A few ideas regarding the bayonet -1 reply

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Meadow

You might very well think that

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21st February 2004

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#11 13 years ago

Your second option, Solodude, is ideal, but is impossible in the BF2 engine, hence these alternate solutions in this thread.




LIGHTNING [NL]

FH2 Developer

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30th May 2003

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#12 13 years ago

Currently the bayonet functions exactly like the knife does in FH 0.7. I haven't had a problem with this at all during testing and I think these alternative solutions are needlessly complicated.




Kradovech

[130.Pz]'s cannon fodder

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11th September 2004

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#13 13 years ago

I'll take your word on it as I haven't played FH2 myself. I don't see what you mean by complicated though, the idea is basically about loosing the "attach bayonet animation"

EDIT: Oh, and while you are here Lightning, is it possible for 2 weapons to share ammo in bf2? (Like in Road to Rome)




Roaming East

Ultima ratio regum

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7th November 2005

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#14 13 years ago
JeremiahThorRobinson;3898581Thats funny muddy....What mag? I just read one that said just the opposite. In this artical it did matter...And the Mosin was the biggest pile of crap out of those tested with a bayonet attached. And like Brasche said there is the whole weight at the muzzle bit.

A number of magazines. I know Guns and Ammo did it back in '93. Thats because Soviet Rifles were proof fired with the bayonet attached and thus accurized for its use. The difference in accuracy within 100 yards in the supported position isnt even worth bothering to code as far as most rifles go.




Von Mudra

Lo, I am Mudra, za emo soldat!

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25th September 2004

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#15 13 years ago

The rifles were fired from a standing position, all WW1 dated (the article was on the effectiveness of WW1 rifles with bayonets fixed). Although they did have trouble with the extra weight, they proved that it was possible to accurately fire. Thing is, the bayonet doesn't make the rifle itself more inaccurate, it adds weight that causes wobble if you don't hold it right. However, if an experienced rifleman (and I'd hope that soldiers in WW2 were), there would be no prob with accuracy, and the extra weight would help reduce recoil that could throw off the shot.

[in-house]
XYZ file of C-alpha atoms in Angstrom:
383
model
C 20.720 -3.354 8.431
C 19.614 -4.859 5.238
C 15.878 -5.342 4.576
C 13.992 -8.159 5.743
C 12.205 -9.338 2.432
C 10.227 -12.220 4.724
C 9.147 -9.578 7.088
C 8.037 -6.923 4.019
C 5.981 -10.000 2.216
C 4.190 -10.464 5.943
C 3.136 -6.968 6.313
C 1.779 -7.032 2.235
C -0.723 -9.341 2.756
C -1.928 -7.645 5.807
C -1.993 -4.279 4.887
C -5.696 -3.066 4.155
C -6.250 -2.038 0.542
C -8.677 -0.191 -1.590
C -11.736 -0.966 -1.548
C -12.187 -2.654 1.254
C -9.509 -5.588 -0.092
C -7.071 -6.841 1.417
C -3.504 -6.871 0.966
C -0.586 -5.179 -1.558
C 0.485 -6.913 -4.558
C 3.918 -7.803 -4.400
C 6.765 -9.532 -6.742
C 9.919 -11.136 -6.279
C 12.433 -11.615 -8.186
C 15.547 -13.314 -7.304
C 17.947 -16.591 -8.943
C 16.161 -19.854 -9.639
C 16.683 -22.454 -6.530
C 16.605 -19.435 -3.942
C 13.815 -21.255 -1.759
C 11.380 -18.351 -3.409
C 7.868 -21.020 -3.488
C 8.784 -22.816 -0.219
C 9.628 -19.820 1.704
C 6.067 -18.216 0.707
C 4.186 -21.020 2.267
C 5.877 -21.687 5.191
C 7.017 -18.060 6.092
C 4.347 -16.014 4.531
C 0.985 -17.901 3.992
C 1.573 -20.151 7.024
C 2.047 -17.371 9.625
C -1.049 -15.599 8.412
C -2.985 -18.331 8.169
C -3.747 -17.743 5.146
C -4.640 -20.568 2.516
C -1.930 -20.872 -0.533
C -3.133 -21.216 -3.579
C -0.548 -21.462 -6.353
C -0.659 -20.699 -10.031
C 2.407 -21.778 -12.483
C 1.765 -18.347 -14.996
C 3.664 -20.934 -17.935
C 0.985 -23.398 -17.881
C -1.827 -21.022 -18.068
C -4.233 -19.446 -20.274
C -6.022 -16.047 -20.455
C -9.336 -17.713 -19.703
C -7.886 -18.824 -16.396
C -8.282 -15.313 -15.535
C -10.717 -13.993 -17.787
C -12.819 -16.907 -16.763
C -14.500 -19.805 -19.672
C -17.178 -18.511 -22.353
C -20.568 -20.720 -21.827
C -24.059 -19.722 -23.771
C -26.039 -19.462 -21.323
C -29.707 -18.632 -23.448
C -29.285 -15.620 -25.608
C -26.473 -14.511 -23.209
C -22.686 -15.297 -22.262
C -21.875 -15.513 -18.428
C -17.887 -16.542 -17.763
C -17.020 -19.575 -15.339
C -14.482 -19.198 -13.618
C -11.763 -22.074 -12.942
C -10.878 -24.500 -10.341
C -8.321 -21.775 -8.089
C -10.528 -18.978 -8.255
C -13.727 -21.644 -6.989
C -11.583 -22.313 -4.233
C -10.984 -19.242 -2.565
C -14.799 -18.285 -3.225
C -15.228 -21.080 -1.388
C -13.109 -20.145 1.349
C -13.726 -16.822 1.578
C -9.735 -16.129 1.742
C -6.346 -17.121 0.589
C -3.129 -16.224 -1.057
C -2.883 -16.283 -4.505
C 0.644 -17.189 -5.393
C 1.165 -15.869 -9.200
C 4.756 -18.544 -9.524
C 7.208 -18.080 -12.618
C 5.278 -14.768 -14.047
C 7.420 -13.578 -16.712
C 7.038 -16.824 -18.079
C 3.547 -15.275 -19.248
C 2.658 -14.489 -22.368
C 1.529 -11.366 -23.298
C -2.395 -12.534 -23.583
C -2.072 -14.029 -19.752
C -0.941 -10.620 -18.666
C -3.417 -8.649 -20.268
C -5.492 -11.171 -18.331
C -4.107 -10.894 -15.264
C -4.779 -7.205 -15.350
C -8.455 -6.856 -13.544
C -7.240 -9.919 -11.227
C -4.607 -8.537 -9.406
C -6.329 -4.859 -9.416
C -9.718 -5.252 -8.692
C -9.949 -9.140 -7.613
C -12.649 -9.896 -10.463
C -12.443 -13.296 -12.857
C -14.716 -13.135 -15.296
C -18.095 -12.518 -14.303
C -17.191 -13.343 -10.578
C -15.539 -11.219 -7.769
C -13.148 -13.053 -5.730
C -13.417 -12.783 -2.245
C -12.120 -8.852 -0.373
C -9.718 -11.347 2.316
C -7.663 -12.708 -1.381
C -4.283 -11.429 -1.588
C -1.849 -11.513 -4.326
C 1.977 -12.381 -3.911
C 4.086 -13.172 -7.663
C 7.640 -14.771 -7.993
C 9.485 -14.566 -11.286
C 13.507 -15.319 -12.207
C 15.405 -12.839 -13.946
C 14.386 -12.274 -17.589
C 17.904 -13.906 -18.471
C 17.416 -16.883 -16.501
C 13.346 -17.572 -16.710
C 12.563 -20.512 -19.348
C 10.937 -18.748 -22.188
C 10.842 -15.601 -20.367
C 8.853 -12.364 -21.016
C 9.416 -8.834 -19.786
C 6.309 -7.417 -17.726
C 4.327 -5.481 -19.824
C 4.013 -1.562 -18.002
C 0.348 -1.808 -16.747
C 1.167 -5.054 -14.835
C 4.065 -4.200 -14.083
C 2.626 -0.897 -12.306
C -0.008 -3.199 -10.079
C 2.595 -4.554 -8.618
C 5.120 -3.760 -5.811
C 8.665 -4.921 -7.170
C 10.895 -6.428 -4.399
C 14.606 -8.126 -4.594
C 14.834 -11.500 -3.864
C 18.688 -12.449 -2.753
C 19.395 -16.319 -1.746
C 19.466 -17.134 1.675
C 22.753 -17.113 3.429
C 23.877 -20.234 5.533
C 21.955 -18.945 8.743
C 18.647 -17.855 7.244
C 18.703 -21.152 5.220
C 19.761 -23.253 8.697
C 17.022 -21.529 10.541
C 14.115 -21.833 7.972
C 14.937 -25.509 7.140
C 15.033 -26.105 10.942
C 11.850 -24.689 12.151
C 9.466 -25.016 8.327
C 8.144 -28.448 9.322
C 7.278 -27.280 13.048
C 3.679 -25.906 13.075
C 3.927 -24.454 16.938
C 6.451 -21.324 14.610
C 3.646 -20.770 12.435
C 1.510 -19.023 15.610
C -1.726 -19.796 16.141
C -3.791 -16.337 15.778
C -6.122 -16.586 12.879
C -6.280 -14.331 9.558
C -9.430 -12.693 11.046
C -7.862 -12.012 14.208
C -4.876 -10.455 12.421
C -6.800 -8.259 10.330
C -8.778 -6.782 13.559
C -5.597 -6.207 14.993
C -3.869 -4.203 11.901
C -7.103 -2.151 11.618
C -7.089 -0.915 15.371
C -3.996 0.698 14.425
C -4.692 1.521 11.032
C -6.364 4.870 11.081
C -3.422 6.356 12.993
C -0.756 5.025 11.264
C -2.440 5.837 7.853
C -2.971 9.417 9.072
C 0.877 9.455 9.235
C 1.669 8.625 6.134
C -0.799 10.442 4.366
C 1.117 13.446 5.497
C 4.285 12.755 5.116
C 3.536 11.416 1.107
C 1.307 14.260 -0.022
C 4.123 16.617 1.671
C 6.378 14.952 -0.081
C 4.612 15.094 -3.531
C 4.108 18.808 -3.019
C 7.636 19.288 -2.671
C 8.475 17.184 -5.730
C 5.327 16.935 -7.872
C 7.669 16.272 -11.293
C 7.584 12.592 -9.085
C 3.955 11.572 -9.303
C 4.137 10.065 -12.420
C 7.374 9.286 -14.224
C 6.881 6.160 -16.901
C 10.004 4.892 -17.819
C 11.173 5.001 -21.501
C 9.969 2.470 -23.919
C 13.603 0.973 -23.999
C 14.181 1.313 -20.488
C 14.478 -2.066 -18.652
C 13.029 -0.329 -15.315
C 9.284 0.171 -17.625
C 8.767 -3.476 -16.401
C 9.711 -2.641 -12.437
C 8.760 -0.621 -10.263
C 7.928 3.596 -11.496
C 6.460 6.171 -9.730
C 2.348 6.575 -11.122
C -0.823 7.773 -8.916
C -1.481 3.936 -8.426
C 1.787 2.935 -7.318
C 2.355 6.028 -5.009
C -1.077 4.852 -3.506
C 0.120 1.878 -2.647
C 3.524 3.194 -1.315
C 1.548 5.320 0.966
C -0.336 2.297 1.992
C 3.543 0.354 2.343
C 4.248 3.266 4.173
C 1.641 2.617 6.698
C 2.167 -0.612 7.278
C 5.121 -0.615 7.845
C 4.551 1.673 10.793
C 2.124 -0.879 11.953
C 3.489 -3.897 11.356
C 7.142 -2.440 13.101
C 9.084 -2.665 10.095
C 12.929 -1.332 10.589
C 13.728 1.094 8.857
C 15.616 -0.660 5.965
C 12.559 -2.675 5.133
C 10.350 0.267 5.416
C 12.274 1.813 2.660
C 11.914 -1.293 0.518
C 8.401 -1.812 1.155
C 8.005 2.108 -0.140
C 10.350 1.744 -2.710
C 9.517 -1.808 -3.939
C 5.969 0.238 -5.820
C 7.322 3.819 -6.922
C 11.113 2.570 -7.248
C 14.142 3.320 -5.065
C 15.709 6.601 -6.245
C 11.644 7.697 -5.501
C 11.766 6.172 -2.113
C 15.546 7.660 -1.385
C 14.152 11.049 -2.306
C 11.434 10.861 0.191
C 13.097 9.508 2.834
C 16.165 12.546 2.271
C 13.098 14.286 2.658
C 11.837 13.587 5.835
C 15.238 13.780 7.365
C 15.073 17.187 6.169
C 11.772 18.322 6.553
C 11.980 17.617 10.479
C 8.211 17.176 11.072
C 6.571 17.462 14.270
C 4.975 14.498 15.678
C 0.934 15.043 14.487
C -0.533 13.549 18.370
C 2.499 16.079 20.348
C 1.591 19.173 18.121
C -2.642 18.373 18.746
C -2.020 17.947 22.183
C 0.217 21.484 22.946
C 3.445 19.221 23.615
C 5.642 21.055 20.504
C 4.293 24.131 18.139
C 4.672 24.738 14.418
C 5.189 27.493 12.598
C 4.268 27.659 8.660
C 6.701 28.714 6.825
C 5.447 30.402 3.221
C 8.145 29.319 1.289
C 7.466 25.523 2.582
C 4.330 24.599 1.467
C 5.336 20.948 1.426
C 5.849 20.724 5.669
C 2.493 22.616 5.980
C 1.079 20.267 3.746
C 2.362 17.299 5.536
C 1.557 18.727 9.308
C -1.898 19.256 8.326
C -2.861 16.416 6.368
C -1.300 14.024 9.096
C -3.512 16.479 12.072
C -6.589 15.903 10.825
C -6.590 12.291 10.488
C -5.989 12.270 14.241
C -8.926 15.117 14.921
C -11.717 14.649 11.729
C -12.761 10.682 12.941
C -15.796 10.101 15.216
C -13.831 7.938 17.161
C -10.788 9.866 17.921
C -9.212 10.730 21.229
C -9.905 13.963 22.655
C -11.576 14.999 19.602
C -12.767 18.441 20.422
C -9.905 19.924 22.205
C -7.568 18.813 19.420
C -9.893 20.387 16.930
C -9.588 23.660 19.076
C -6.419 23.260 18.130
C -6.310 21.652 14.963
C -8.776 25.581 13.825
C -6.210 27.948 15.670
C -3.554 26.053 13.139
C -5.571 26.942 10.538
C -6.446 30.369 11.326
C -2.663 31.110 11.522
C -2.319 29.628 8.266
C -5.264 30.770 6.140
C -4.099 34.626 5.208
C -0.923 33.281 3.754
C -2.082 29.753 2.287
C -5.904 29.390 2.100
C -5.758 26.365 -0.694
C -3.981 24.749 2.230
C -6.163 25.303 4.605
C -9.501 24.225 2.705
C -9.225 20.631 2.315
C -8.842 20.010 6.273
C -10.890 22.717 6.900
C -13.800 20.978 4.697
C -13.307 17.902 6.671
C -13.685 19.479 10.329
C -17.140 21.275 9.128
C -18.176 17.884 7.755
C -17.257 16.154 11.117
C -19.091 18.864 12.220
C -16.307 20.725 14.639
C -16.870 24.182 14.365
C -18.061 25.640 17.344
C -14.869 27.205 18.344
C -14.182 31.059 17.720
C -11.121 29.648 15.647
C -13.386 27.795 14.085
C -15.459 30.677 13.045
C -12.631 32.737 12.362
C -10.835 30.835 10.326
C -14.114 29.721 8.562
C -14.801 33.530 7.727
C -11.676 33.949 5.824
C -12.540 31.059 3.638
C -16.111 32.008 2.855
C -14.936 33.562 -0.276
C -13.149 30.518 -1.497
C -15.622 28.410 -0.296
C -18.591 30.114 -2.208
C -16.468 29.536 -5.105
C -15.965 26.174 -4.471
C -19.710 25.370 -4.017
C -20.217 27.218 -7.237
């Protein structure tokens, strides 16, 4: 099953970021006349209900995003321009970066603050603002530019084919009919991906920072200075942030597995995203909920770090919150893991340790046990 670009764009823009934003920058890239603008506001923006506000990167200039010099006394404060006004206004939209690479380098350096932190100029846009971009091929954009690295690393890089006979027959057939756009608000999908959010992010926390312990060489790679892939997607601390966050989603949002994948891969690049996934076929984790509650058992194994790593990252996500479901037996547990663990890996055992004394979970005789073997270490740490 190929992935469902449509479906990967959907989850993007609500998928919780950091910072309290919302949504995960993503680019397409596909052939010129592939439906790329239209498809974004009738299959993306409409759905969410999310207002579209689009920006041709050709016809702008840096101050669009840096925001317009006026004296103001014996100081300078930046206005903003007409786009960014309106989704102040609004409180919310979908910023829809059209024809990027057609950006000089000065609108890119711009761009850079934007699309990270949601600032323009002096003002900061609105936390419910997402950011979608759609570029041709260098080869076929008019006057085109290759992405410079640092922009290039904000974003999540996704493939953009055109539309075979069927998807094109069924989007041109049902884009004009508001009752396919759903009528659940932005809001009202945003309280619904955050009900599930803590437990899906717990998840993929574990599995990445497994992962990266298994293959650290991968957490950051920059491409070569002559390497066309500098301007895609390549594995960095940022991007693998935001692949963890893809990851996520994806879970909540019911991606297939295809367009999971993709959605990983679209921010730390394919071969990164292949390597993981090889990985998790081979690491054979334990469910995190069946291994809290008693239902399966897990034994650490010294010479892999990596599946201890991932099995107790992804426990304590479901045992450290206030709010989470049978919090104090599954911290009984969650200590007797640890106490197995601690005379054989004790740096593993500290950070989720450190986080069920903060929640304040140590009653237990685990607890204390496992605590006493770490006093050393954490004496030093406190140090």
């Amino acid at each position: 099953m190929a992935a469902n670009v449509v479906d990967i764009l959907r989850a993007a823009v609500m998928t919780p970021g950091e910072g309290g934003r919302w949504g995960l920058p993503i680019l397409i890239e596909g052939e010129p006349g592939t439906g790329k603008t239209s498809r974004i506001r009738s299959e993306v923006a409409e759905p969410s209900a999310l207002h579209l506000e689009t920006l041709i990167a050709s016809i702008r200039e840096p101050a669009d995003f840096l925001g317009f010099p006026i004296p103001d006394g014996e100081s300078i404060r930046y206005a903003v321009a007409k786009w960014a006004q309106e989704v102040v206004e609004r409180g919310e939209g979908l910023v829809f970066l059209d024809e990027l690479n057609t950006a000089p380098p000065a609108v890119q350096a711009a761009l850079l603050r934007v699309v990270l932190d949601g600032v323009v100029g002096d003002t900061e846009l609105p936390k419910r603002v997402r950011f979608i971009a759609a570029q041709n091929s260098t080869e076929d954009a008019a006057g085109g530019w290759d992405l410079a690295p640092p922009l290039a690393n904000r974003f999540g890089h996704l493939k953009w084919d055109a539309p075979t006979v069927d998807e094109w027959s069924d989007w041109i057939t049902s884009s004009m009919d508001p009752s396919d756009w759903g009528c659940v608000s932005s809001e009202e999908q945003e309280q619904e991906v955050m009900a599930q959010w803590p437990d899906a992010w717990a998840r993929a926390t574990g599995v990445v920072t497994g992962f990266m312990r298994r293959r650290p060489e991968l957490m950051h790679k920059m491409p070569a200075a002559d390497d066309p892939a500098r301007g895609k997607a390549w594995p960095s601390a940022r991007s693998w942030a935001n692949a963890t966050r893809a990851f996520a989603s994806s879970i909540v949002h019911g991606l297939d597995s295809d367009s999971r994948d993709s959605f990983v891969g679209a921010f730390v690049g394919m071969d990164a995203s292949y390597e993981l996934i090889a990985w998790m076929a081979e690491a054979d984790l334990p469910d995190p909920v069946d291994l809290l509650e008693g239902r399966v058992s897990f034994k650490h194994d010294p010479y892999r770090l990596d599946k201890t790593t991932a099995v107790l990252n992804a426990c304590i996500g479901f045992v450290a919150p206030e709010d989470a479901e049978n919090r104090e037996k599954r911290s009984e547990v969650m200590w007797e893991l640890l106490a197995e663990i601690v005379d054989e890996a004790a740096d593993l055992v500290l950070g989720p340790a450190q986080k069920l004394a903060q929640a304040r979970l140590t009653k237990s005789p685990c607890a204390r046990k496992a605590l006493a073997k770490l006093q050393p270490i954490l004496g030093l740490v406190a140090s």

Real-BadSeed

Science experiment

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5th December 2004

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#16 13 years ago

Actually if its possible to add a second fire mode to the bayonette weapon! One would be stabby stabby, and the other added fire mode could be, fire rifle with just crosshair, no iron sights. Inaccurate as that is, and would be very CQC'ish. This way you wouldnt lose the put on bayonette animation, and you would still be selecting to go into CQC mode. Just with 2 functions instead of one. If this was possible it would be ideal. Its worth looking into for the future anyway, i think. :D




Roaming East

Ultima ratio regum

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#17 13 years ago
Von Mudra;3901387The rifles were fired from a standing position, all WW1 dated (the article was on the effectiveness of WW1 rifles with bayonets fixed). Although they did have trouble with the extra weight, they proved that it was possible to accurately fire. Thing is, the bayonet doesn't make the rifle itself more inaccurate, it adds weight that causes wobble if you don't hold it right. However, if an experienced rifleman (and I'd hope that soldiers in WW2 were), there would be no prob with accuracy, and the extra weight would help reduce recoil that could throw off the shot.

A bayonet, especially one that incorporates a ring that is placed around a barrel WILL affect accuracy. The extra contact will adversely affect the natural vibration of the barrel, resulting in a shot that will not land in the place the sights have been tuned for. The same reason modern sniper rifles have floating barrels, anything in contact with the barrel when fired affects natural accuracy thats not to say the added weight wouldnt also play a part, the bayonet would cause a natural shift in balance to a weapon that wasnt designed to incorporate it.




Lainer

[130.Pz] Obgr. Lainer Grn.

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1st July 2005

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#18 13 years ago
Von Mudra;3901387The rifles were fired from a standing position, all WW1 dated (the article was on the effectiveness of WW1 rifles with bayonets fixed). Although they did have trouble with the extra weight, they proved that it was possible to accurately fire. Thing is, the bayonet doesn't make the rifle itself more inaccurate, it adds weight that causes wobble if you don't hold it right. However, if an experienced rifleman (and I'd hope that soldiers in WW2 were), there would be no prob with accuracy, and the extra weight would help reduce recoil that could throw off the shot.

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